Gaia

Hope for the Earth: Settler Lessons from the Voles

The bunches grass bunches up. With the help of snow, it mounds. We could call it mound grass.

We could call it a village.

Note the vole highway in the lower centre of the image.

In their glorious, sunlit cities under the snow, the voles call it that.

Then they go back under the ground, into the dark. A human city, on the other hand, is made out of harder thatch and bristling with protectiveness. This is the irony of technology. It extends your reach, but places non-human environments at a distance, which always recedes.

Technologically-driven farms do the same thing. The vineyard below produces (poor) stress-reducing chemical mixtures, called wine. The mountain in the back produces experiences that release a stress-reducing chemical in human brains, called dopamine. So do humans deal with the stress of living in their tragic bind.

Rather than looking at the image below as an intrusion into the thatch, however, look at the small things within it that give hope. The line of poplars in the foreground, bring birds in close. The pollarded willow houses starlings. The other trees are perching and nesting sites. They were all planted in the mid 1970s.

They were all planted by a much-aligned group of people called Boomers, who had, for a brief time, a culture that wanted to mix worlds and to live in Nature rather than apart from it. It was imperfect, but you planted stuff for other people, those who were not human.

Here’s the current state of that dream: a plastic digging crane and other tools beside a lopped-off hedge in the snow. The wrong stuff stuck. Housing became a social investment, rather than an environmental one. It continues to advance on the grass, but this time without trees.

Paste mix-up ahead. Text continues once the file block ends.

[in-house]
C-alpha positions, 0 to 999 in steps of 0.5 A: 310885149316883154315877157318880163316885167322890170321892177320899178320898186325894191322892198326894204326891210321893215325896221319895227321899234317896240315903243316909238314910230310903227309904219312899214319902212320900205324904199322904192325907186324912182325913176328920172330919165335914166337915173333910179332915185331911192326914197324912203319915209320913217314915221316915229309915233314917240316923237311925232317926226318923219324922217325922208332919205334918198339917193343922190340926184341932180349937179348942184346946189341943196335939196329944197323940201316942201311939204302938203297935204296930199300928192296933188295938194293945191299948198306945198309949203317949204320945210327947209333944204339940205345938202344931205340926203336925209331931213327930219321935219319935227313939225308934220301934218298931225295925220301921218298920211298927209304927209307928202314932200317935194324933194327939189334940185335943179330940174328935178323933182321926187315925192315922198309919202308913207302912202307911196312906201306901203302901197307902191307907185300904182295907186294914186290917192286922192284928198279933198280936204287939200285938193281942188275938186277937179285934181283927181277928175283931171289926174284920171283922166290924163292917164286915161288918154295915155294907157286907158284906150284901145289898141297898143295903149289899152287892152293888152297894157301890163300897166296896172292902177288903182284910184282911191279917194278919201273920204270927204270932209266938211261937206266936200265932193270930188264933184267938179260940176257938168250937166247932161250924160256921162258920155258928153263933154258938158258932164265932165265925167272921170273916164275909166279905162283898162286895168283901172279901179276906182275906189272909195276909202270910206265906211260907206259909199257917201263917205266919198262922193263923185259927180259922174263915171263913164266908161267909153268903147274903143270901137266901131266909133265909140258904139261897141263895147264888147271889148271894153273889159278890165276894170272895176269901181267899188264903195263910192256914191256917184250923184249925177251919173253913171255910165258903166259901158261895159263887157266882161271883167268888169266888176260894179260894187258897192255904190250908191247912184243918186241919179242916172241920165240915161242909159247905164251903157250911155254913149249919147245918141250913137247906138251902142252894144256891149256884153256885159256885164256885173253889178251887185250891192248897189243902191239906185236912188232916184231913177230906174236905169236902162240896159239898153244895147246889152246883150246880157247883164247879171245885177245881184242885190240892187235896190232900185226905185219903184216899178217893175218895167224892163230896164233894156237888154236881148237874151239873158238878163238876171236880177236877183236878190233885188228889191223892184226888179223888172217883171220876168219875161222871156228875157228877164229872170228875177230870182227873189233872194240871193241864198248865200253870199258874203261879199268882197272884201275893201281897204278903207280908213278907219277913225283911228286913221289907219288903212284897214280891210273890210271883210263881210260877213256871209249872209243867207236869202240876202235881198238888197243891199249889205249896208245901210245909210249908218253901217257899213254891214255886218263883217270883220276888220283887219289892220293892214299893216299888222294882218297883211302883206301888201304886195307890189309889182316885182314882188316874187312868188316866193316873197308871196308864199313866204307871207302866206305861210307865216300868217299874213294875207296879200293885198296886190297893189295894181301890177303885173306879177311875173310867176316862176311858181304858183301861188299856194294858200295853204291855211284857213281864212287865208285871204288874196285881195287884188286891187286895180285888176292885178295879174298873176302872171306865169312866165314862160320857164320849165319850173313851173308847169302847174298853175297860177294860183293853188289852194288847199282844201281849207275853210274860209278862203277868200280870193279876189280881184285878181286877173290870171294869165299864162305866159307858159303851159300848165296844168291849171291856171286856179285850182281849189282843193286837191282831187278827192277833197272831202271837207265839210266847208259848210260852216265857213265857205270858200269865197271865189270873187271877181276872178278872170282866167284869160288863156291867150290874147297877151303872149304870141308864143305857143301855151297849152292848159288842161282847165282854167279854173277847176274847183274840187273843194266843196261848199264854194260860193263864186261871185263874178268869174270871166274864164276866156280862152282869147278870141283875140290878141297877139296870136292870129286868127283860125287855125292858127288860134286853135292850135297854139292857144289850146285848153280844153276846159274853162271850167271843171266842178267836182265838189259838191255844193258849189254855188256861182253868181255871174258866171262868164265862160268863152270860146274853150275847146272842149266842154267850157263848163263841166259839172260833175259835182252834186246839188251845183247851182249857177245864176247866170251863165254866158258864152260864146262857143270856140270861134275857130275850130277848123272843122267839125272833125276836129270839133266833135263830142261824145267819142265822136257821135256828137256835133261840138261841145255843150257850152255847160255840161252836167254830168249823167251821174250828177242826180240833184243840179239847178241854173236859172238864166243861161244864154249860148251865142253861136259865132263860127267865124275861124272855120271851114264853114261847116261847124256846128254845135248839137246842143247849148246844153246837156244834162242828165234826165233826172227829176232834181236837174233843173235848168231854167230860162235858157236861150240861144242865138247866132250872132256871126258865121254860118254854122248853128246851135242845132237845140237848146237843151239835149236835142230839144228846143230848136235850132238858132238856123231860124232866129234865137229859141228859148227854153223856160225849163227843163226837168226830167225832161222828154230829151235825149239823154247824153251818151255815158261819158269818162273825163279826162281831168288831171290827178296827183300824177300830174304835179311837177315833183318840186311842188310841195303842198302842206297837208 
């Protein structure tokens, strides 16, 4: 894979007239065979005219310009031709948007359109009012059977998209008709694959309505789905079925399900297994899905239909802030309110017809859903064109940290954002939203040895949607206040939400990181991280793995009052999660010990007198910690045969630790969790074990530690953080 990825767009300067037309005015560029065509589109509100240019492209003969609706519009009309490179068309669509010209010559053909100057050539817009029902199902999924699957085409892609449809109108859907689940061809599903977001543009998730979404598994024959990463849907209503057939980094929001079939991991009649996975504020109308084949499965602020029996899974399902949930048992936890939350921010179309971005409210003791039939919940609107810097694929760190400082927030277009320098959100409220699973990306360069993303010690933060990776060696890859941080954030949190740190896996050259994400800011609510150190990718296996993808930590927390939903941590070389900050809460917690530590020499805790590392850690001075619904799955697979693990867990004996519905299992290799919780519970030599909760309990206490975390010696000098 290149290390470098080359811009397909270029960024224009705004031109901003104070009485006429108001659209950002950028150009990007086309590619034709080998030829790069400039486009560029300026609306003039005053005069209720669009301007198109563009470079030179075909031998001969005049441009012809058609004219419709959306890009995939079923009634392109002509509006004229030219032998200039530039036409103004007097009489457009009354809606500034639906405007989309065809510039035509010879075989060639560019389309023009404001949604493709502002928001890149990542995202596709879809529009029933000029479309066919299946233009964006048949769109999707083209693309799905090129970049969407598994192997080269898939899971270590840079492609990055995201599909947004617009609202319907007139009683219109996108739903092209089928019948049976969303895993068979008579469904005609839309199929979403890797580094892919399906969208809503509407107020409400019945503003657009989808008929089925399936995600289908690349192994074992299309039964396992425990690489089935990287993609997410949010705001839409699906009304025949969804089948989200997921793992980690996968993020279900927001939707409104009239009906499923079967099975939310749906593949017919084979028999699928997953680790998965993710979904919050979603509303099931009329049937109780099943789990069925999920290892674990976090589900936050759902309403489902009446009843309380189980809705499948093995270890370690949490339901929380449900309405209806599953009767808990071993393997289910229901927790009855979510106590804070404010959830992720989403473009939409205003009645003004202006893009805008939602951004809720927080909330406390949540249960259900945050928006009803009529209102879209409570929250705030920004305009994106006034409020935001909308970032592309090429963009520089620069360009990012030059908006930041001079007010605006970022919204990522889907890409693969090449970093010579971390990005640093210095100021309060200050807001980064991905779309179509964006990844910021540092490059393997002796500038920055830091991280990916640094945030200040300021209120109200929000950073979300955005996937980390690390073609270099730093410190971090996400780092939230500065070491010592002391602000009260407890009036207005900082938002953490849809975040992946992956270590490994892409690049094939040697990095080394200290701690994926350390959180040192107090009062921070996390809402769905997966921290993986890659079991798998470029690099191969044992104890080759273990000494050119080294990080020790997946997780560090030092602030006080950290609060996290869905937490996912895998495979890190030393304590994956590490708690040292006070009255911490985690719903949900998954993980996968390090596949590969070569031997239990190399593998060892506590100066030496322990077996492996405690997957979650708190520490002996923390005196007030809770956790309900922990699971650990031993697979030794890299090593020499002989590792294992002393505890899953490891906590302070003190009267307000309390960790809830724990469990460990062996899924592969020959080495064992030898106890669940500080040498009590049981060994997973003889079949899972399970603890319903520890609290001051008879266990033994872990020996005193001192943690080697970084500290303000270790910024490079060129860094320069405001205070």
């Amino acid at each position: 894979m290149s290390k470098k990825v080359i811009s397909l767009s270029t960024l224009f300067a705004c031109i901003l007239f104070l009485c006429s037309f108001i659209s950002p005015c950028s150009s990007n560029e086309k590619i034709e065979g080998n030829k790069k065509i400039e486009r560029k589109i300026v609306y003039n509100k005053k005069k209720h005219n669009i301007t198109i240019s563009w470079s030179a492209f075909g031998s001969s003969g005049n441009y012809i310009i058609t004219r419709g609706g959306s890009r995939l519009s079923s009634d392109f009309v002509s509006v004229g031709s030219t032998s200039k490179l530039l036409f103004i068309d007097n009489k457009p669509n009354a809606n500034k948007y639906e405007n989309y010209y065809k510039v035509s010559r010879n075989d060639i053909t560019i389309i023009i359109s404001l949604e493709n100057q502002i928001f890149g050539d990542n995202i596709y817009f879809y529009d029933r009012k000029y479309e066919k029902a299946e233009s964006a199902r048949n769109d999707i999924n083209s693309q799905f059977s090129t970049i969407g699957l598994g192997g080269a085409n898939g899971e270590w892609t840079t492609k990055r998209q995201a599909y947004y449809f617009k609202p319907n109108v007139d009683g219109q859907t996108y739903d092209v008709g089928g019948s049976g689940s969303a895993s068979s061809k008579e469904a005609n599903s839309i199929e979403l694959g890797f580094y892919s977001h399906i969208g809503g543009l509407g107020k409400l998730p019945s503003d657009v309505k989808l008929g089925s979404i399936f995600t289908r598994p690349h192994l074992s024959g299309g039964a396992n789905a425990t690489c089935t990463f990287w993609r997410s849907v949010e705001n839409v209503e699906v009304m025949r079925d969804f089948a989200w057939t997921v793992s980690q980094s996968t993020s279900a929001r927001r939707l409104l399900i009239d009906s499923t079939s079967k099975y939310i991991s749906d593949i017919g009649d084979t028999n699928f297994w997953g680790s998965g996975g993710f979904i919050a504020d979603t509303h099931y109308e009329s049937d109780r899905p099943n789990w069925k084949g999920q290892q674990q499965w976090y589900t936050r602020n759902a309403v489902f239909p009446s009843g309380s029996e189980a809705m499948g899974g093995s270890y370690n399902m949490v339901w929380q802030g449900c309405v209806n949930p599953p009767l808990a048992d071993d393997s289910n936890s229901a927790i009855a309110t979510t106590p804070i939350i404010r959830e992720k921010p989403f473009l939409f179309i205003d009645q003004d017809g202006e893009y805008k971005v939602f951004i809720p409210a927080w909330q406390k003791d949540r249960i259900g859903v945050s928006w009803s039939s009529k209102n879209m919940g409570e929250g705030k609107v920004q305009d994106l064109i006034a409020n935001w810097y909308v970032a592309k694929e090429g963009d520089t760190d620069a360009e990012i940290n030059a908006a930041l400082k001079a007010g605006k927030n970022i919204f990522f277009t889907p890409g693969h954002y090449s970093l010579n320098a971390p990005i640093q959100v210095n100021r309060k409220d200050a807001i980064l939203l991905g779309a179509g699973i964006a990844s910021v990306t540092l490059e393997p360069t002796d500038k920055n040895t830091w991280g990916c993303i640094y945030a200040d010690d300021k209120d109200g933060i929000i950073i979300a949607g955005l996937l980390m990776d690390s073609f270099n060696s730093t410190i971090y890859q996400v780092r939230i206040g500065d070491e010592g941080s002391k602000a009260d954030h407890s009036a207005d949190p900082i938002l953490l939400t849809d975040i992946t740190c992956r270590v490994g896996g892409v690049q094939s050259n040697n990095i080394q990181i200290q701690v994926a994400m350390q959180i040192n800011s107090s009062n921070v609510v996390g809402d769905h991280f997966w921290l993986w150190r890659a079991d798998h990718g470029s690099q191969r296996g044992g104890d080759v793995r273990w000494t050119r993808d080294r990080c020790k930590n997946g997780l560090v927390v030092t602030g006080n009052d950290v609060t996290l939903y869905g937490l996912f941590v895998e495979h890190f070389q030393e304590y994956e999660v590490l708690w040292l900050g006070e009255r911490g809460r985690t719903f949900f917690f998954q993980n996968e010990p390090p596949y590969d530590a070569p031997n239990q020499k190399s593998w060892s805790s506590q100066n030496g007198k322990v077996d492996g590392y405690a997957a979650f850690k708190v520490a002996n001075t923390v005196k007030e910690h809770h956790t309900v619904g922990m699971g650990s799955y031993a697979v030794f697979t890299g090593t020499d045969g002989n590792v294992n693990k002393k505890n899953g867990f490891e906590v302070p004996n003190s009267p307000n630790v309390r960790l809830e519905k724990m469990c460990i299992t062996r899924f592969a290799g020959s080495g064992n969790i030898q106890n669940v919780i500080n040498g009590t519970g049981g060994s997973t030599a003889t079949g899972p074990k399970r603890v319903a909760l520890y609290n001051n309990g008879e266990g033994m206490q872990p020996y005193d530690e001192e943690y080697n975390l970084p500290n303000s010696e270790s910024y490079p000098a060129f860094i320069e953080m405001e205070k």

If there are plants, they are largely chosen to be unattractive to birds and animals. The green values in these very expensive houses ($1 million and up) have to do with energy use, insulation, and so on: protective developments, against the infiltration of the world. And, yes, sadly, these houses are also owned by Boomers, although built by later generations. Something went wrong along the way, but before we lay blame we might remember that the people who buy these houses come from elsewhere in Canada. They are, quite simply, looking at this place from afar, and so move into houses designed to give a view but, like migration itself, are not embedded. They are just there, representing distance. This isn’t a generational problem. It’s a problem of migration. It is also what is currently called settler privilege. It certainly is that, yet there’s more going on here than that. Look at all of this together, here in Vernon:

 

There’s your vineyard, your Skihill, your grass, and your houses designed to look like they’re on the Mediterranean. The grass, though, was planted to meet environmental protection standards, as a way of getting approval for this subdivision and as a payback for ruining the grassland hill.  It didn’t work, but there’s hope there. For one, regulations had an effect, no matter how cynically they were manipulated, and people do want to live out in the world. They’re scared, though. They want safety and protection. They feel vulnerable. Those are natural consequences of settlement and migration. All the current protest in Canada, with anti-oil activists blocking rail lines and highways and streets to force settlers into discomfort, has as its goals something similar to this grass:

For one, it is an indigenous species, adapted to this environment, woven into it, and supporting more than human life. On the other hand, it is deliberately placed here, to heal a disturbance. It is, in other words, profoundly Canadian. But that is a message of hope. It means that there is more than one path to healing the terrible wounds and aggressions of settlement and migration. Discomfort and comfort go hand-in-hand. Settling relationships to Indigenous people also mean settling relationships with the land. When I was making these images, a couple stopped and asked what I saw. We talked for five minutes about voles (they hadn’t seen the tracks) and bunchgrass, about bird nests and hawks, about deer and snow and how the grass was sculpting the landscape in partnership with them. They thanked me, and we walked on, just a little bit more together than we were before. I hope so. Without hope, there is only war, and it destroys everything it reaches for. There is no room for cynicism here. There’s too much that we can actually do together, because the people are not at war. When our stories tell us we are, then we’d better change our stories, for the love of the grass, our older sisters, and their partners, the voles.

Can you see the vole trails here? They keep the grass.

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